Nope. But we will return to this idea momentarily for further investigation.
Video Upload Date
1‐Jul‐06 17‐Jan‐07 5‐Aug‐07 1‐Feb‐08 8‐Sep‐08 7‐Mar‐09
2 2 13‐Oct‐09
by Devon Smith 44
Only young people watch videos on YouTube, so why bother? Actually, 2/3 of viewers are over
Age Demos for Top 20 Videos
55‐64 13‐17 2%
It’s long been noted that women dominate both the theatre going audience, and the ticket
buying decisions. But apparently, YouTube is a pretty good way to reach men:
Gender Demos for Top 20 Videos
Note that in general, men tend to dominate the online video watching population, so this graph
isn’t all that surprising. Folks interested in watching online video about theatre seems fairly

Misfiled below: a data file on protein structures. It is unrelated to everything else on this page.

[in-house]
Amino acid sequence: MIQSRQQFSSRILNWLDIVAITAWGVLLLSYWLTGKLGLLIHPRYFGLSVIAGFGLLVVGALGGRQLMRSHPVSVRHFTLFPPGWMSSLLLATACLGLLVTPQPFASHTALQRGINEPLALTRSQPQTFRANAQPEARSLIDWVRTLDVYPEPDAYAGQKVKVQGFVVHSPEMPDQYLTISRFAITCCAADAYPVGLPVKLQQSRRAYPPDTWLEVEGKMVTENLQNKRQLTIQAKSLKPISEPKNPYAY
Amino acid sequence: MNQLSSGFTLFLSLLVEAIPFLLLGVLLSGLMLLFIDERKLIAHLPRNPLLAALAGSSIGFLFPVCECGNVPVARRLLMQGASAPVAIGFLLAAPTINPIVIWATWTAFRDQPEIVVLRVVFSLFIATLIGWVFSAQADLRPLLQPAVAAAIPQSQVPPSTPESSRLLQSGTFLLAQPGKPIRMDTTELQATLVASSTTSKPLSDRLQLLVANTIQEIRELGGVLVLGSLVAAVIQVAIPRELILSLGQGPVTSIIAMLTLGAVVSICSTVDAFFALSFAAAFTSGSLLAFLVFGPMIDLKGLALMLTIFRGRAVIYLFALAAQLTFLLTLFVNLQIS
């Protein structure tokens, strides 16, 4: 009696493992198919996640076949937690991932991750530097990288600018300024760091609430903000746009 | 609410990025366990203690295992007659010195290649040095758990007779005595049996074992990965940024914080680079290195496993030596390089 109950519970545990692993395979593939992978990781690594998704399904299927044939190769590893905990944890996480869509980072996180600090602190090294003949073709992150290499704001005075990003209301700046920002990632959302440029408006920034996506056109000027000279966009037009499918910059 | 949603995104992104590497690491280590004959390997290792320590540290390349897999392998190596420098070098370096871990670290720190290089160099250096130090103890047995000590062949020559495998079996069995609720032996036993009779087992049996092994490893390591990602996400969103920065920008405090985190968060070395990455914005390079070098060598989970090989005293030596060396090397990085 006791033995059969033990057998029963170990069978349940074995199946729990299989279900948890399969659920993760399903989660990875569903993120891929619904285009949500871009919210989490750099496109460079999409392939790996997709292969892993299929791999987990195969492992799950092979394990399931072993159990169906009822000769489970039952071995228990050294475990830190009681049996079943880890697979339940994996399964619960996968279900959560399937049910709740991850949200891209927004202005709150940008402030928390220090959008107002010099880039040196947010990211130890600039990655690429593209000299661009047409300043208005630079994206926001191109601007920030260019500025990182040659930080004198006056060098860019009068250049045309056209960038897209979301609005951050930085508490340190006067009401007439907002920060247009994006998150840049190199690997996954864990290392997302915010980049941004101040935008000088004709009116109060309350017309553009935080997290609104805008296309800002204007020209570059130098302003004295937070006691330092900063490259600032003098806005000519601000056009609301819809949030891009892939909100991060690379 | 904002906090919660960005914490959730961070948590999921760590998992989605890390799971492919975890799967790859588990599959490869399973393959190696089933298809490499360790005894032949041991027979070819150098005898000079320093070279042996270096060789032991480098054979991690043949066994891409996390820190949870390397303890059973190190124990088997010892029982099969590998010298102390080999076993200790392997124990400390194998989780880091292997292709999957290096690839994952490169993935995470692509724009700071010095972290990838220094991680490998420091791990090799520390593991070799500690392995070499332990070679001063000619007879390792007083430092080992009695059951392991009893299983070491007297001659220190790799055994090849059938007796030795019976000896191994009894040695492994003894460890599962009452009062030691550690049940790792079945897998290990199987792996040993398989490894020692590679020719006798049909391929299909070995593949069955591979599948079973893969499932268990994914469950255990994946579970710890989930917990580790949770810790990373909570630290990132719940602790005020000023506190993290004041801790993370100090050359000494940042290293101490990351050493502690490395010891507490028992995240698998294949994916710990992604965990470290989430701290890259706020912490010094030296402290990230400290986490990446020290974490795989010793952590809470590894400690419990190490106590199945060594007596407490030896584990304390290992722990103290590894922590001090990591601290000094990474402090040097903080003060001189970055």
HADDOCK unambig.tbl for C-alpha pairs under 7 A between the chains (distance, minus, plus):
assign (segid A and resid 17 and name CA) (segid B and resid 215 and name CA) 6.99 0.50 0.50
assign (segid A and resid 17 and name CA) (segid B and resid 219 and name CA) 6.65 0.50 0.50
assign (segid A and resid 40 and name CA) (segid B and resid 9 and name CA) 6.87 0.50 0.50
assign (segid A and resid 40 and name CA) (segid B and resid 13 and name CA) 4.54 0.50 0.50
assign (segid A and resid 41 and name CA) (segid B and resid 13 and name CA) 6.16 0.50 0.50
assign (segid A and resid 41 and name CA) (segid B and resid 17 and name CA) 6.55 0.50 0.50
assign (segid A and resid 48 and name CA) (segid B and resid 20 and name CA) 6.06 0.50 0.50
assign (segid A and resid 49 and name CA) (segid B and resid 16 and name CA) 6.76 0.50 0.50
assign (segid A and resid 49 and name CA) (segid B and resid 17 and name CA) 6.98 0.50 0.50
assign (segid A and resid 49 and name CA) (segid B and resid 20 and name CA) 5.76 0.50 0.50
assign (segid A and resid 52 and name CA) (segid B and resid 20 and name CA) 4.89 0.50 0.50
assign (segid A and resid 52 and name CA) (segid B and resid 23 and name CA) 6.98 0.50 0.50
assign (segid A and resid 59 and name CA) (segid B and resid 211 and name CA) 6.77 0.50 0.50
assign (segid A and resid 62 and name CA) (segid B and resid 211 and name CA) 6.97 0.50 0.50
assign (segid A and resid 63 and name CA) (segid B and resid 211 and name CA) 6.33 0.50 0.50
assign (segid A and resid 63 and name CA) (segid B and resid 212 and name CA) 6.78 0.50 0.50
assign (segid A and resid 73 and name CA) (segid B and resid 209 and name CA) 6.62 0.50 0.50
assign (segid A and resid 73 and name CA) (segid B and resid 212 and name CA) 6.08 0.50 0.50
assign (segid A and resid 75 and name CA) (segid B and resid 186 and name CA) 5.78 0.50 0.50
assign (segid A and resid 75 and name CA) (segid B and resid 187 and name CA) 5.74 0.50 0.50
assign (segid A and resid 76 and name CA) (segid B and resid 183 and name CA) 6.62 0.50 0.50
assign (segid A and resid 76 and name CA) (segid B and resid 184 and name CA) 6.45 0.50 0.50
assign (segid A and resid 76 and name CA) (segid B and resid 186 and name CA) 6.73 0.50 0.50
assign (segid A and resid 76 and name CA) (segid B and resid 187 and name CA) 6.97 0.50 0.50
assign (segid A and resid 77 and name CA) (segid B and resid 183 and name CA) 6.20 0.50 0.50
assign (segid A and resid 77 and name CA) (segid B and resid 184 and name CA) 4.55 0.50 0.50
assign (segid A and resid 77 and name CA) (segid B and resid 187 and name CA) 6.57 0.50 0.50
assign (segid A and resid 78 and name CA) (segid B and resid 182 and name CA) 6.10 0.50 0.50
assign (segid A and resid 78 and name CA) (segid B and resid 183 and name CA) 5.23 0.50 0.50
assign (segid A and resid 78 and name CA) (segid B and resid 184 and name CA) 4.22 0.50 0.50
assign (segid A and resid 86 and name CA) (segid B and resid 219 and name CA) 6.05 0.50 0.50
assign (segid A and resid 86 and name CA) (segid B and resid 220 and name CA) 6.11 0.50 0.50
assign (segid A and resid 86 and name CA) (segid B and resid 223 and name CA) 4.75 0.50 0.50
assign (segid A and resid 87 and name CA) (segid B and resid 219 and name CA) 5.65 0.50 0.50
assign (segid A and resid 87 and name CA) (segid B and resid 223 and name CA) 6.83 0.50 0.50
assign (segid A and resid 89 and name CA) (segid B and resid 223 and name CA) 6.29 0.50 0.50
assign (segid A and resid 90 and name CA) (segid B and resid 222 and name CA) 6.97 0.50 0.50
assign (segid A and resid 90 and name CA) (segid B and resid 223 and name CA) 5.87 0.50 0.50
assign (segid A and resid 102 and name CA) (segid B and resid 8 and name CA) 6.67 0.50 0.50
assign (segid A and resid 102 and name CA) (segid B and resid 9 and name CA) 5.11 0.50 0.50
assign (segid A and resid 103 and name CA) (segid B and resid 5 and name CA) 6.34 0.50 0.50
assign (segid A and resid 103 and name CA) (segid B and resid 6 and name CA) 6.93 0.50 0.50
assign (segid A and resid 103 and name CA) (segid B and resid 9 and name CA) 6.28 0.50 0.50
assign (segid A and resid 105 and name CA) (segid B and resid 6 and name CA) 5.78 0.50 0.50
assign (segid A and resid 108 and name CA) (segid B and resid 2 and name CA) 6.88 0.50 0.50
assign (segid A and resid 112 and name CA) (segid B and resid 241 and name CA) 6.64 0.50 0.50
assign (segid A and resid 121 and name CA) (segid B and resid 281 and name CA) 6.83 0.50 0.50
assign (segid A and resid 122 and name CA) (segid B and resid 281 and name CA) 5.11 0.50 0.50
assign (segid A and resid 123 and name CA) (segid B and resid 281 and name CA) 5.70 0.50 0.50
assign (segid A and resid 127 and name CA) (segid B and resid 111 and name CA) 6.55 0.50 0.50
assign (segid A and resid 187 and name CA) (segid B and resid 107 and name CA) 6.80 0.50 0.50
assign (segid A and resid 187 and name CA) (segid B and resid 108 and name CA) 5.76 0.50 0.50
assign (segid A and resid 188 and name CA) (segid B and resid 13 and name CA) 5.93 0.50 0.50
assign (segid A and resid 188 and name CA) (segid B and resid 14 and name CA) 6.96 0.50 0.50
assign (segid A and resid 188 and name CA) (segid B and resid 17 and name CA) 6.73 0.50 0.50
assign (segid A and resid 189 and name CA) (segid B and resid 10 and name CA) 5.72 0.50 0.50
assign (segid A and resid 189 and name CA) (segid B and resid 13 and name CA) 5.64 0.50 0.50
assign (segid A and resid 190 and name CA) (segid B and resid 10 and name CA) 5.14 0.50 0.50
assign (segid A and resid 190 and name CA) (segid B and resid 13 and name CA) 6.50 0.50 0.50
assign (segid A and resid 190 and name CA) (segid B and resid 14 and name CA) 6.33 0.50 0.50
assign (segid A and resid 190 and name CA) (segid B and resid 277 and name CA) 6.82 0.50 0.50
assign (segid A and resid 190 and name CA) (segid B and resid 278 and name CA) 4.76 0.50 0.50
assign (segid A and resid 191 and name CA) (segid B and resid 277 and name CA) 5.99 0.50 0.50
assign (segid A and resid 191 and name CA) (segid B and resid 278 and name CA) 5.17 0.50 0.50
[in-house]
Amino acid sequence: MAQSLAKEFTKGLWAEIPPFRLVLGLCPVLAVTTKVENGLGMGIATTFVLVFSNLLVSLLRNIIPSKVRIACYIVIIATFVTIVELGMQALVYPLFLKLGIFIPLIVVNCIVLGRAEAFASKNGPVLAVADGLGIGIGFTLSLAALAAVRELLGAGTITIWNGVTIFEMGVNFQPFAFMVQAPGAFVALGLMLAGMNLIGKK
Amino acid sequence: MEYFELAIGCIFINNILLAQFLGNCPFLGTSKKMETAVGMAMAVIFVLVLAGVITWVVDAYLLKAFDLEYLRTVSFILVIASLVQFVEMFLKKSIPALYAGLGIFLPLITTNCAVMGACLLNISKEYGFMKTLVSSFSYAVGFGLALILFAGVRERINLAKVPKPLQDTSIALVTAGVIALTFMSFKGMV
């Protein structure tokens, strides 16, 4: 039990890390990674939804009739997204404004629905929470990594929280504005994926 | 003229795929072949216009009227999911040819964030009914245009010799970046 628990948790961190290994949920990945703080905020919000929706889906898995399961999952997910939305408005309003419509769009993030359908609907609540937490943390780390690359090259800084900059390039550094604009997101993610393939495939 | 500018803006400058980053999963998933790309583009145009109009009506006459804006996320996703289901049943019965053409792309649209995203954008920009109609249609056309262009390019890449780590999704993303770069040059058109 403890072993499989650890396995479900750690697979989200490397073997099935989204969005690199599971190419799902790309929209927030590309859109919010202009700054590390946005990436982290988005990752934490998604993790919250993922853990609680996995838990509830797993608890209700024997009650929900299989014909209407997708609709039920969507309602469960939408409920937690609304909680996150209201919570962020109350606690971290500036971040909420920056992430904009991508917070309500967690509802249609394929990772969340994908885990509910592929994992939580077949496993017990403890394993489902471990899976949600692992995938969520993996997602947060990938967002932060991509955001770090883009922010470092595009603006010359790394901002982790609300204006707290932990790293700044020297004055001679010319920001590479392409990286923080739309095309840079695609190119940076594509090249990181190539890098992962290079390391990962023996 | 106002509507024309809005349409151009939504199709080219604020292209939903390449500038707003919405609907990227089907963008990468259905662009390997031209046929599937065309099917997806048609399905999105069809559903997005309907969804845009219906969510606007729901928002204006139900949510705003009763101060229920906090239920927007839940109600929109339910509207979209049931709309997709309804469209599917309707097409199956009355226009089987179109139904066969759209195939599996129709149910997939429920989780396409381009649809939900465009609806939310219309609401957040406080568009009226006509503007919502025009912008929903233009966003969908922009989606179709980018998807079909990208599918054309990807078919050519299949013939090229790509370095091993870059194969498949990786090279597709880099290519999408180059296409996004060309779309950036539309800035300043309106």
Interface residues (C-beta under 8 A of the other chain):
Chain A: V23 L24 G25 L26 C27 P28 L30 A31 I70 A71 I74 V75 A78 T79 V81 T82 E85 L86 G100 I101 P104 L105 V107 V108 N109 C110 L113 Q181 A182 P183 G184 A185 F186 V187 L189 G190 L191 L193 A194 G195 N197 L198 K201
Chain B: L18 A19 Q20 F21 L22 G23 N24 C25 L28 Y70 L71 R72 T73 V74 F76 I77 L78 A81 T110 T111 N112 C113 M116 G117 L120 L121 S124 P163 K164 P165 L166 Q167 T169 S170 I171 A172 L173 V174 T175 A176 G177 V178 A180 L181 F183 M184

representative of the general online population.
by Devon Smith 45
In fact, Males age 45‐54 are the largest single demographic of these Top 20 videos. Could it be
that partners/spouses are using video to convince these men to attend the theatre with them?
Demos for Top 20 Videos
Female 18‐24 Male 13‐17
2% 2% Male 45‐54
Male 25‐34 28%
13% Female 13‐17
How are all of these people finding these videos? 1/3 of the time simply as people browse other
videos on YouTube (meaning the more content you have online, the more likely someone will
happen upon your video), and ¼ of the time viewers are watching the video on a site other than
YouTube (so it’s important to embed videos on your theatre’s website, and your other social
Source of Views
Viewed on channel
1% Related video
View from mobile 33%
1% on other
Referral from other site
4% Google search
by Devon Smith 46